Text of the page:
“I was under the misimpression that what brought Republican voters together was conviction in a certain number of policy points of view,” Romney said. He recalled a political strategist during one of his early campaigns explaining how to court the three main factions of the GOP coalition—social conservatives, fiscal conservatives, and foreign-policy hawks. Much of Romney’s career since then has been spent trying to win over ideological purists on the right. In 2012, he said, some Tea Party activists refused to support him, because he didn’t have a plan to balance the federal budget within a single year.

Now the conservative movement is ruled by a president who routinely makes a mockery of such litmus tests. Deficit reduction? “There’s no purchase for that,” Romney said. Foreign policy? “The letters with Kim Jong Un didn’t seem to frighten people away … The meeting with the Russian ambassador in the White House right after the election didn’t seem to bother people.” Somehow, Romney said, he is the one constantly being told that he needs to “be with the president.”

“I get that a lot—‘Be with the president,’” Romney told me, sounding slightly perplexed. “And I’ll say, ‘Regardless of his point of view? Regardless of the issue?’ And they say yes. And … it’s like, ‘Well, no, I can’t do that.’”

6) I like Drum on Trump’s seeming appeal to Black voters that is really just about trying to help Trump supporters tell themselves they are not supporting a stone cold racist:

Who else? A number of people think Trump’s speech was aimed at suburban centrists who are uneasy with his usual harsh rhetoric. The idea here is for Trump to look more moderate and inclusive toward blacks while continuing to bang the drum about immigrants who have murdered white folks. The message is that Trump is no racist, but he’ll keep you safe from all the brown people.

But that’s not all. Something that I think people miss is that this kind of inclusive racial rhetoric is also aimed directly at Trump’s base. Remember this?

Donald J. Trump

@realDonaldTrump

Happy ! The best taco bowls are made in Trump Tower Grill. I love Hispanics! https://www.facebook.com/DonaldTrump/posts/10157008375200725:0 

Anybody with a liberal sensibility cringed at this, but the message to Trump’s base was clear: See, I’m trying to reach out to Hispanics. But no matter what I do they call it racist.

The inclusive SOTU rhetoric works the same way: Trump is telling his base that he’s no racist and, by inference, that they aren’t racist either. Liberals just call everyone racist who disagrees with them. It’s a very comforting message.

7) Dan Froomkin on the horrible “both sides!” coverage and theater coverage of the SOTU.

8) Josh Putnam argues that people have been complaining about the Iowa Caucus coming first for a long time without it being changed, so don’t expect it now.  True, but never the intensity of complaint or the amazing ammunition to bear, so I remain optimistic.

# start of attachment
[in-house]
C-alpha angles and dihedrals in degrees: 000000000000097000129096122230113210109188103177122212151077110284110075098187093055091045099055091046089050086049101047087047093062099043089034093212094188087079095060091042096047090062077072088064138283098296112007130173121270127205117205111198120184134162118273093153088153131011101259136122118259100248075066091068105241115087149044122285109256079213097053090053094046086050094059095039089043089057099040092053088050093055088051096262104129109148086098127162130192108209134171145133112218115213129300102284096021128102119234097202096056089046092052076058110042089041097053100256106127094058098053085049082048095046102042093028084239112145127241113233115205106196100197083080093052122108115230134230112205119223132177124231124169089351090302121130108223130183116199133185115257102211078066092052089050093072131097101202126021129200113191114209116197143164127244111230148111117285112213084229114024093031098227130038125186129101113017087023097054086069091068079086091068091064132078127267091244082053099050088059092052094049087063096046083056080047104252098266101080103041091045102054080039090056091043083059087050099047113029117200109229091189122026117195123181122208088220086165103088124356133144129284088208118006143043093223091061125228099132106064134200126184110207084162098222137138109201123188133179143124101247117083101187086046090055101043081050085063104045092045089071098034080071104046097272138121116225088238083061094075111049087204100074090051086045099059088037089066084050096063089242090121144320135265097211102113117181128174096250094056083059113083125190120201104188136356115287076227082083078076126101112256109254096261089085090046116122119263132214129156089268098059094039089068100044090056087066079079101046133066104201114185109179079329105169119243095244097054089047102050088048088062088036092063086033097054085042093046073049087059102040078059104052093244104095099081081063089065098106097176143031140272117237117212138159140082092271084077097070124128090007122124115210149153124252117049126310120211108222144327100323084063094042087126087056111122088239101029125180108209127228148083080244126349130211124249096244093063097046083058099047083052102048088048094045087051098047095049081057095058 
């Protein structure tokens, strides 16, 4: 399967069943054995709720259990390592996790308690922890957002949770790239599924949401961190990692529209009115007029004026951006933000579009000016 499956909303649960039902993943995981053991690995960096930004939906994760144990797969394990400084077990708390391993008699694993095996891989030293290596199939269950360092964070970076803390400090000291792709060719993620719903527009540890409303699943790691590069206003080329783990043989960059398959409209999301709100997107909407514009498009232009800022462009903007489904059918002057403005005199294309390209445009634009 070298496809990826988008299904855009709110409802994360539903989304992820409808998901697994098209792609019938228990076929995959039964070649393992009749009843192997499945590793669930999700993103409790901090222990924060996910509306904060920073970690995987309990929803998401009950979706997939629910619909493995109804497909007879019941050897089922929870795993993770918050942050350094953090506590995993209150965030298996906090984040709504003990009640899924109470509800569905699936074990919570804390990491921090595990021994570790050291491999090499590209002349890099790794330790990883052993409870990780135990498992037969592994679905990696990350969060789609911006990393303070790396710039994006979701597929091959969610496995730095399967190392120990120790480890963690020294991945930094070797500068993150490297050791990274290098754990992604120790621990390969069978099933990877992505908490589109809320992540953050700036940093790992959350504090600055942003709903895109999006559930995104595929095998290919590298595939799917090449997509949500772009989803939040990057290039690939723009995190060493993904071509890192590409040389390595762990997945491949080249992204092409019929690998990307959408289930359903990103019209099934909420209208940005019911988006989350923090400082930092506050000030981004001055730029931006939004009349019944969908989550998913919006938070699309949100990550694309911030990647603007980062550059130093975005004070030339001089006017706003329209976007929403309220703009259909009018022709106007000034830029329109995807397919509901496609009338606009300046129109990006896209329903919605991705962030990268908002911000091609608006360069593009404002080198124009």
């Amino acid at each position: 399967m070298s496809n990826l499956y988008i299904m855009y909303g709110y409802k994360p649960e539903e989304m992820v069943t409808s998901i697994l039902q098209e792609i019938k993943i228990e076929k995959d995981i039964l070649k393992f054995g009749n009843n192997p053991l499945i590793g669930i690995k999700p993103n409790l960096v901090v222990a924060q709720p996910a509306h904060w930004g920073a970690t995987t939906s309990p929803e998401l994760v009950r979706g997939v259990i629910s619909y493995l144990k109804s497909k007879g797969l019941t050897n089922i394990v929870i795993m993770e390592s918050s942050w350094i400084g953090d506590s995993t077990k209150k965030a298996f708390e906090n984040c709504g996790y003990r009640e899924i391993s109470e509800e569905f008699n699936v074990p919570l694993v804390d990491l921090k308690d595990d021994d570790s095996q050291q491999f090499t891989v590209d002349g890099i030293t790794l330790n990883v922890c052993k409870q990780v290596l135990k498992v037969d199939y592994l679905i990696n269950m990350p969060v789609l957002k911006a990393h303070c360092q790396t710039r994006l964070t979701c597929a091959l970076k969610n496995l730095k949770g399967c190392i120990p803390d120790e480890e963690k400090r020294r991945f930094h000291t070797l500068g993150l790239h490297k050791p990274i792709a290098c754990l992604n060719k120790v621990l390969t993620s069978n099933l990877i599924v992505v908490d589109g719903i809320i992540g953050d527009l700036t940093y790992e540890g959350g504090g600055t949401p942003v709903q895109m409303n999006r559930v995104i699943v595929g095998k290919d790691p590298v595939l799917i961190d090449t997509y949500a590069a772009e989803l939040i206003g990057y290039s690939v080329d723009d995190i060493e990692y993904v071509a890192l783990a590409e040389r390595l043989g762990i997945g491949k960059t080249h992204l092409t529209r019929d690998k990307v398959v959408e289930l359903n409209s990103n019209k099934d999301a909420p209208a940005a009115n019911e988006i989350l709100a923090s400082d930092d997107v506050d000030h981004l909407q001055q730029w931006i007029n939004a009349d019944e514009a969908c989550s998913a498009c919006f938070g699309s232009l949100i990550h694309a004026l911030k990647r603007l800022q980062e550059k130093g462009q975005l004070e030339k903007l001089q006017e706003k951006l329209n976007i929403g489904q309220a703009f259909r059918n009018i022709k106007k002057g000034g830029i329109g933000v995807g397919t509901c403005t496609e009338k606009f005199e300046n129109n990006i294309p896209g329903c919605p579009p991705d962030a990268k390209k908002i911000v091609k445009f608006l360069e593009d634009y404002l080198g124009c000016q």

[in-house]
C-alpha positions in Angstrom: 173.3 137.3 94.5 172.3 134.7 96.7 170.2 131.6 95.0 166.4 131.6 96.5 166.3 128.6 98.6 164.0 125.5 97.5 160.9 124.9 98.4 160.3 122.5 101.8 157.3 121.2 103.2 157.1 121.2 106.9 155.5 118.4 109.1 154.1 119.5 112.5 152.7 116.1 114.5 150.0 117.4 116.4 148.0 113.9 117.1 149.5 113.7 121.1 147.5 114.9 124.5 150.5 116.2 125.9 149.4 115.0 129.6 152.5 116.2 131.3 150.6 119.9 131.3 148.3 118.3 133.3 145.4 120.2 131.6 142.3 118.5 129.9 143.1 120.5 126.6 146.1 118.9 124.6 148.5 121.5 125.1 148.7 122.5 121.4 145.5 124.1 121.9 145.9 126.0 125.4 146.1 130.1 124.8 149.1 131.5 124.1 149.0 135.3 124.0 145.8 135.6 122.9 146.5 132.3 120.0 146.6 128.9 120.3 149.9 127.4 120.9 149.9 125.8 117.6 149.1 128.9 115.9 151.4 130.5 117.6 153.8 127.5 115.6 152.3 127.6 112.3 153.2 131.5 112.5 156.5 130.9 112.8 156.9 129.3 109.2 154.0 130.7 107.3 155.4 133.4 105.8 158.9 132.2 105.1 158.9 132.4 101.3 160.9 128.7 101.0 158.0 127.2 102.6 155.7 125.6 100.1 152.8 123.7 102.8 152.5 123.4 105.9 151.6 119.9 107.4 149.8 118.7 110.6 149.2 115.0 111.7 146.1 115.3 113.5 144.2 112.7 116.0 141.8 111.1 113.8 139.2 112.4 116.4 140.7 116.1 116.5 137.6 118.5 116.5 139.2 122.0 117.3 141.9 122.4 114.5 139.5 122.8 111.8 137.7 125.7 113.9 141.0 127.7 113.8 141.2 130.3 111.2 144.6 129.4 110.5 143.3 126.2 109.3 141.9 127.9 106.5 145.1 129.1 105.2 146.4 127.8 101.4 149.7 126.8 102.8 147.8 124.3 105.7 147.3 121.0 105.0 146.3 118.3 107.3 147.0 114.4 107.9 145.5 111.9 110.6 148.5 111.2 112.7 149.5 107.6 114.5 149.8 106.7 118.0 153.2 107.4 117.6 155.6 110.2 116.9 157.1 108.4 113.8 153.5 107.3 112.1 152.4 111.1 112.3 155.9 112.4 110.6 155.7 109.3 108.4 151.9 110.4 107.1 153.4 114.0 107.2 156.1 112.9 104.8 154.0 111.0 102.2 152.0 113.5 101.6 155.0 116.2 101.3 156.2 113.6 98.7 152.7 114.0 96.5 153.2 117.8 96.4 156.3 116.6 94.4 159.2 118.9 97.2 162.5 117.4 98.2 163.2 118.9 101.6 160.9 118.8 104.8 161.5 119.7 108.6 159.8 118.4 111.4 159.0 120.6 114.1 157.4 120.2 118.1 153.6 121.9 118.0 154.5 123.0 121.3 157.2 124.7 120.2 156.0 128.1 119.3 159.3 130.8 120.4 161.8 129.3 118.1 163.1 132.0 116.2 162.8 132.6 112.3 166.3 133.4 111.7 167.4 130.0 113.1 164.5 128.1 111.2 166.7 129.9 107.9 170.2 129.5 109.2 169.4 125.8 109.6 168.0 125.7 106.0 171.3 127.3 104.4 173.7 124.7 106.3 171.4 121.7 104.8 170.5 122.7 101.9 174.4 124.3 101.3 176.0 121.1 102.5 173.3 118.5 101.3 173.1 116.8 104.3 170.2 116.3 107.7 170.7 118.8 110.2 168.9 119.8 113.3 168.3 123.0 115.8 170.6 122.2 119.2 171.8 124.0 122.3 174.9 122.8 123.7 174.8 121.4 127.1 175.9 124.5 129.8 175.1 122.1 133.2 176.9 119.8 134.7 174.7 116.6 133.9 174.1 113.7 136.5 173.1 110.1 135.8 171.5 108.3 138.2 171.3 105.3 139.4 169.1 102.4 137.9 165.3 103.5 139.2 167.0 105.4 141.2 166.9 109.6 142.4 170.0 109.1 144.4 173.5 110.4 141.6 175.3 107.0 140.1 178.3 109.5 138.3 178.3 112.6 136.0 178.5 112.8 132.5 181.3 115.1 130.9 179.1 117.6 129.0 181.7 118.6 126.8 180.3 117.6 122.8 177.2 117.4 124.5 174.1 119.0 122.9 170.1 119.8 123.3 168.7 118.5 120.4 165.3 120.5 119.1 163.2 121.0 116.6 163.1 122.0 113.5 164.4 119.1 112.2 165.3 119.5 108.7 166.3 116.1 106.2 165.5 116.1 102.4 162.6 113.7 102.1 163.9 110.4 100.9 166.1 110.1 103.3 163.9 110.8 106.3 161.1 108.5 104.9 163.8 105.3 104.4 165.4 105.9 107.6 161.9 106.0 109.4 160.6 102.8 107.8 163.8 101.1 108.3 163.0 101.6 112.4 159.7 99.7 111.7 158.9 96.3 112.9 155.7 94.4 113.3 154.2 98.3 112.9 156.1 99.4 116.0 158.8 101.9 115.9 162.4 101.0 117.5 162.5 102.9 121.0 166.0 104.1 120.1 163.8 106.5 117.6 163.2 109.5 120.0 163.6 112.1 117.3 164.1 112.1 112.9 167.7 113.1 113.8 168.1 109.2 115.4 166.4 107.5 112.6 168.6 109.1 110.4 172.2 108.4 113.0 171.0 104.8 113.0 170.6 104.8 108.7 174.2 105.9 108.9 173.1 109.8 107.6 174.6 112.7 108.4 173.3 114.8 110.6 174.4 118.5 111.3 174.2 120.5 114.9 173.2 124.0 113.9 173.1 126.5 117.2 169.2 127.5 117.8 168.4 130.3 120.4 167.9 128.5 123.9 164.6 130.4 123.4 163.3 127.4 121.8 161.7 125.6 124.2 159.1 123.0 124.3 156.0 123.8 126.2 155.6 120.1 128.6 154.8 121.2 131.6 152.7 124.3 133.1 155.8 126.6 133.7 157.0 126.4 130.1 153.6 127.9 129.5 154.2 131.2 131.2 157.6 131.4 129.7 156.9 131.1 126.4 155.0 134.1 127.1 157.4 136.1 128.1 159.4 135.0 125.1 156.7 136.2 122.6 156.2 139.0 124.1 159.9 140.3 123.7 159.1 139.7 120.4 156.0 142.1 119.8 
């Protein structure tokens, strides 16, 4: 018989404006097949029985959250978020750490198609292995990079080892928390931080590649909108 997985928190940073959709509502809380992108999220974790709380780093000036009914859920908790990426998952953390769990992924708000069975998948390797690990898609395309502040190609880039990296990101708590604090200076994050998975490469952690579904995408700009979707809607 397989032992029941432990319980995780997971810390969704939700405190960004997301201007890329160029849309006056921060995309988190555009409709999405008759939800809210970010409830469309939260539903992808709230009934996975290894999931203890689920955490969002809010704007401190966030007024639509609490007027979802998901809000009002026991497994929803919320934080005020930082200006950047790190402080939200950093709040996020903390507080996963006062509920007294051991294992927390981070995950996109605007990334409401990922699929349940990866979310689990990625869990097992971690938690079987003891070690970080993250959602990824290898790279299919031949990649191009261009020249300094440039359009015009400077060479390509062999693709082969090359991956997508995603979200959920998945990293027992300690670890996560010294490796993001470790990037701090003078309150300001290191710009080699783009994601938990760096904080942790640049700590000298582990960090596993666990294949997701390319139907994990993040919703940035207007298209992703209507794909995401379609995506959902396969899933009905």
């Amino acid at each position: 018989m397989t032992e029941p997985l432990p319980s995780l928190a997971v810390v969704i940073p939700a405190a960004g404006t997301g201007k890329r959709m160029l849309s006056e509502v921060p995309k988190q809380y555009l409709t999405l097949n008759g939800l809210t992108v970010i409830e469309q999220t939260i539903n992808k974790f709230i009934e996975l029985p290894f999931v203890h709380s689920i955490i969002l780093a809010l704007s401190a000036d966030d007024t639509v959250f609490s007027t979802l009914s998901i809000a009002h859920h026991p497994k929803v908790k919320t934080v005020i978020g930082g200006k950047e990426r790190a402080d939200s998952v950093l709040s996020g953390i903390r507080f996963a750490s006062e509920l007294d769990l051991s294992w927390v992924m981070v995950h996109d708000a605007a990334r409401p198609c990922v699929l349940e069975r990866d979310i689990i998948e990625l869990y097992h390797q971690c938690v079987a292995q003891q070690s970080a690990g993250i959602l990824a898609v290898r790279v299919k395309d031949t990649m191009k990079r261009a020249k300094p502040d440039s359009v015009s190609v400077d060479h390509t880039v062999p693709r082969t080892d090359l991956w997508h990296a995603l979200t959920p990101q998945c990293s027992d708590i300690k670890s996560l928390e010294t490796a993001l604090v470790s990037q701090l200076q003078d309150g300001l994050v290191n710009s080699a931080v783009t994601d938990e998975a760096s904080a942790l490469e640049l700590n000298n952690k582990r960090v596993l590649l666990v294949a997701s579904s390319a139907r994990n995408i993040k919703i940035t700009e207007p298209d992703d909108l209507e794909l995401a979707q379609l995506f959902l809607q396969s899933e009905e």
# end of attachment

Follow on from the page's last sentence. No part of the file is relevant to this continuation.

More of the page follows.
9) I always enjoy journalists taking Susan Collins to task for her sanctimonious idiocy instead of falling for her act.  In some ways, I really wonder if Collins is just that dumb?  Thinks we’re all that dumb?  Or is just delusional?  Anyway, Ruth Marcus on Collins and other preposterous Republican excuses

President Trump is not going to change. Not now, not ever. “Chastened” is not in his vocabulary; pivoting to presidential is not in his repertoire. If there is anything the country should have learned in the age of Trump, it is this.

So of all the amazing things that Republican senators have said in defense of their impending votes to acquit Trump, it is that a president who has been unwilling to or incapable of learning lessons will somehow have learned a lesson by being . . . not punished by them.

The latest to join this self-delusion caucus is Sen. Susan Collins of Maine. “I believe that the president has learned from this case,” she told CBS News’s Norah O’Donnell on Tuesday, expanding on a floor speech in which she announced — surprise — her vote to acquit. “​The president has been impeached. That’s a pretty big lesson.”…

So the reasons to think Trump has, finally, learned the lesson and will adjust his behavior accordingly are precisely zero. You cannot learn a lesson if you continue to insist that your behavior was perfect. Collins offered a concise summary of the problems with Trump’s behavior: “​Because the president of the United States should not be asking a foreign country to investigate a political rival. That is just improper. It was far from a perfect call.”

Correct. But that is not what Trump believes. There was Trump tweeting the day before the Collins interview, decrying the “totally partisan Impeachment Hoax.” Lesson learned — not.

The human capacity for self-delusion is exceeded only by the politician’s capacity for self-justification. Aspects of both might be at play here. And Collins, as I mentioned, is not alone. There was Iowa Sen. Joni Ernst, on CNN’s “State of the Union”: “I think that he knows now that, if he is trying to do certain things — whether it’s ferreting out corruption there, in Afghanistan, whatever it is — he needs to go through the proper channels,” Ernst said. Uh huh. Trump. Proper channels. Right.